Yeah. We’ve only done several, not many. A lot of people associate us with DV, domestic violence, which is the big bulk of our work. A lot of volunteers balk at helping those victims. No one wants to because of the sensitive nature of it and they already put themselves at risk helping the domestic violence victims. The human trafficking ones, it could get dicey, especially if you’re dealing with international.
My thing is, I just can’t say no to somebody living in fear if I have the means to help them. I’ll be more careful, but I’d be a hypocrite if I said, “No, I’m not going to help,” and there’s been a few like that where it’s dangerous. This is dangerous. I’m not especially brave or anything like that, but I just can’t say no to anybody who’s legitimately living in fear.
We had things that we do to keep ourselves safe. Right now, we’ve got our lead volunteer for South New Jersey, our regional team leader, Nicole. She’s handled a lot of those cases as well. We do things to keep ourselves safe, so I’m pretty confident in our measures that we take.
Alyssa Scolari [09:19]:
Now, who are all the people that make up the team? Are you guys just in New Jersey?
Nick Luciano [09:27]:
We’re just in New Jersey for right now although we have helped clients throughout the country, several. Not many but there have been clients that have just found us from other states. It’s really difficult for me to turn anyone down, although right now, we are so swamped with calls from New Jersey, I just can’t really help people in other states right now, as much as I want to. That always costs a little bit more. I go to Amazon and stuff and we’re doing video conferences. There’s no way to vet what’s going on with them at all.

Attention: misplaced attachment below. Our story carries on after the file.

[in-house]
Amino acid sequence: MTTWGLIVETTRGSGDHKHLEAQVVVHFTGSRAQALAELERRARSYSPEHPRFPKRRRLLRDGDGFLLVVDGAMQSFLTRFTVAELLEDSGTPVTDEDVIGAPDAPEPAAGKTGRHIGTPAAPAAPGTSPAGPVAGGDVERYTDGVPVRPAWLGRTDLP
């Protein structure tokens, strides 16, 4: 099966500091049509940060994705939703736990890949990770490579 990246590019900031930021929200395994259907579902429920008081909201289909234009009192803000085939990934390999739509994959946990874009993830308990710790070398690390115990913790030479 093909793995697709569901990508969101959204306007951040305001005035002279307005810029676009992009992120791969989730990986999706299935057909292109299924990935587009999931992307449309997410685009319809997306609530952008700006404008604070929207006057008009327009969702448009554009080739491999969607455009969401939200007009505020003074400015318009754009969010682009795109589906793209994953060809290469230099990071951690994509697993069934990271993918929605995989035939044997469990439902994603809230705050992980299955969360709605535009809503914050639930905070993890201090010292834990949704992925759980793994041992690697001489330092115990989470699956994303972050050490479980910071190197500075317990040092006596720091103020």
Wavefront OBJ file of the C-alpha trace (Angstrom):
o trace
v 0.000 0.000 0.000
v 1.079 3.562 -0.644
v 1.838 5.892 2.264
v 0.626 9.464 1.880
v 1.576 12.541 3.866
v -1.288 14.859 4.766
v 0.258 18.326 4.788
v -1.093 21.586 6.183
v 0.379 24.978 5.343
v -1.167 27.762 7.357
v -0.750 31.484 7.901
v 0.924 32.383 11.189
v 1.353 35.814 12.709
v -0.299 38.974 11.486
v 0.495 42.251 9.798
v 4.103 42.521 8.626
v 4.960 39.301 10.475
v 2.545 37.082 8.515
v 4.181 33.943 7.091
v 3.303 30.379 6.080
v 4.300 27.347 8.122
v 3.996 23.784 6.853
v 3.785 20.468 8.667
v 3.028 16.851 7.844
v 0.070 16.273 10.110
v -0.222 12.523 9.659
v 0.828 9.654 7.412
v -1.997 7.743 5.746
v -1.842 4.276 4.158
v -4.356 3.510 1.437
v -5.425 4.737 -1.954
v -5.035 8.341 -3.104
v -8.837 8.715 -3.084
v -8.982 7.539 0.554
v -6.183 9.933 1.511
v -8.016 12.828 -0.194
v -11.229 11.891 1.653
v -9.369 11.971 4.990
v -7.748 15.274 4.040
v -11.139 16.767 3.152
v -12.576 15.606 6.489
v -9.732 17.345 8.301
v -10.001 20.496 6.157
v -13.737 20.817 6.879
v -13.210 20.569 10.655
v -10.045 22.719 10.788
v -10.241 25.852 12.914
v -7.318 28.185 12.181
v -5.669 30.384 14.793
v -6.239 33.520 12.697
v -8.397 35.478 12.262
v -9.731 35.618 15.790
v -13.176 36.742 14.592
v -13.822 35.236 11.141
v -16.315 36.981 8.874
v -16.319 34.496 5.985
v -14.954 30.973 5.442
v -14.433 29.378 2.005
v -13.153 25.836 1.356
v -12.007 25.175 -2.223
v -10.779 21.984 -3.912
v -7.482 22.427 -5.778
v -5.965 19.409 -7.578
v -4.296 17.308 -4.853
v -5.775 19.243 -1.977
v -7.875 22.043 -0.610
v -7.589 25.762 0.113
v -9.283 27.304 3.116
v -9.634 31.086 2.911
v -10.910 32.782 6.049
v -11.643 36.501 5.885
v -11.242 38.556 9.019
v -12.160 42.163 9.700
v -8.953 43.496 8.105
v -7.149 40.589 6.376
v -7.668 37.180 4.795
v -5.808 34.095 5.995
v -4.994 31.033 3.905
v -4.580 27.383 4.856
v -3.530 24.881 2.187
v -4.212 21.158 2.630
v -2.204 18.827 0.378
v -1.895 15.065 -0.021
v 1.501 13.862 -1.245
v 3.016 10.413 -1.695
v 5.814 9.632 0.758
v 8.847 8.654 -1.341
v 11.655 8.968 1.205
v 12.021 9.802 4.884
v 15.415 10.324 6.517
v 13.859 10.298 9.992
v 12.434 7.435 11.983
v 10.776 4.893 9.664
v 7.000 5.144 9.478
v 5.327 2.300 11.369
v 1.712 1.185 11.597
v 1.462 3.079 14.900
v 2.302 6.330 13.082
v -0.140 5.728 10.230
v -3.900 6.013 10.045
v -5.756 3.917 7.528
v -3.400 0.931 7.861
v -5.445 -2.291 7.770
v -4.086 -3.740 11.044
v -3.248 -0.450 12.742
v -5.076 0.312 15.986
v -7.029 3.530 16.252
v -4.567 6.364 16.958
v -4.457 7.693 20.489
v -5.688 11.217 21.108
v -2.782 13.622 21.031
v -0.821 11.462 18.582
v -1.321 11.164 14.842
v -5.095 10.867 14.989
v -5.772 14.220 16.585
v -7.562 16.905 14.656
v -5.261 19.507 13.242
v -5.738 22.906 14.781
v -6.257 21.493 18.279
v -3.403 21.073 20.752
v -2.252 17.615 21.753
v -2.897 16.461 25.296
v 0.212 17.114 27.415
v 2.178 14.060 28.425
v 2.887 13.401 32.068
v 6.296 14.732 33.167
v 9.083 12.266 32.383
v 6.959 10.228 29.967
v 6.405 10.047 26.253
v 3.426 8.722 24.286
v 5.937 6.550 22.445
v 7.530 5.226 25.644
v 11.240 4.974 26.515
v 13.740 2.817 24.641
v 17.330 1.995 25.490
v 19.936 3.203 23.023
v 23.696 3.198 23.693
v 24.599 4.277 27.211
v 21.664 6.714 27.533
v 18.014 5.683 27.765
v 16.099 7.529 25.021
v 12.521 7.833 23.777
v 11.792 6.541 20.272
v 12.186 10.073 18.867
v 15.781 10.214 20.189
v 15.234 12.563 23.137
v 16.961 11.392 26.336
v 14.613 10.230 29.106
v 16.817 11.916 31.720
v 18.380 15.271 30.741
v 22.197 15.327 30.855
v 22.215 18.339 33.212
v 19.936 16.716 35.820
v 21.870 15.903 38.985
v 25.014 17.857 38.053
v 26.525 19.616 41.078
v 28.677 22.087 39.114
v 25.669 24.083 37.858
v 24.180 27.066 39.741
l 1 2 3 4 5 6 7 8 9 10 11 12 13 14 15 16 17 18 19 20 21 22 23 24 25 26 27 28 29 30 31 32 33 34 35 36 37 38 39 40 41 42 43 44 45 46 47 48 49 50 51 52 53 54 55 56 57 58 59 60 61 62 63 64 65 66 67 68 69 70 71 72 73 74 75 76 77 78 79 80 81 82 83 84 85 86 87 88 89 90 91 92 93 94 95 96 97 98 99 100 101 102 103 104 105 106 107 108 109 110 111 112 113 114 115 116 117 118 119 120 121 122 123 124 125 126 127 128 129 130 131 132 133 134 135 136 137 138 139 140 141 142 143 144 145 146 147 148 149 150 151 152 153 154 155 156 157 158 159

Right now, we’re just so swamped and so short on volunteers, that I can only help New Jersey and local areas for right now. But we’ve got me. I’m the CEO/Founder, Vice President, Zisa Belfer and her husband, Marc. They’re in Monmouth County. They do a lot of the calls in Monmouth and a lot of fundraising and …
Alyssa Scolari [10:20]:
That’s up in North Jersey, right?
Nick Luciano [10:22]:
Yeah, by the shore.
Alyssa Scolari [10:24]:
By the shore. Okay.
Nick Luciano [10:25]:
Yeah, north shore area. They’ve done Middlesex and Ocean Counties as well. She does a lot of the fundraising with our main fundraiser, Cara Turchich who’s been great. She organized these yoga classes for the summer. She got a bunch of yoga instructors on Bradley Beach to do free classes for the public on the beach.
Alyssa Scolari [10:48]:
Oh, that’s awesome.
Nick Luciano [10:50]:
Yeah, and everybody donates. It’s a $10 donation to attend the class. The instructors don’t take a dime. We get all of it, so that’s been really keeping us afloat during the pandemic. Cara’s been great with her very creative means to raise money for us.
Then we’ve got Nicole, who’s been huge … Without her, I’d have to turn down cases without Nicole. We’re already swamped. She’s down here in South Jersey with me. I can’t imagine not having her. What we’re trying to do is recruit more volunteers, and she’s going to train them. Maybe I can take the calls and she can train volunteers. She’s been a huge asset. We’re hoping she stays forever.
We’ve got Jonas Sherman up in Monmouth County. These are all folks with security backgrounds. They do private security details, and they travel throughout the country. While they’re here, they help us out.
We’ve got Paul Carson. He’s active duty Air Force. He’s the one running the surveillance program that we have.
We’ve had a lot of volunteers come and go. Sometimes they have to disappear for a little bit and they come back, but we’ve got our board members who have been very, very supportive in everything that we do. There are so many to thank, I mean, I would probably take up your entire show just thanking the people who help us.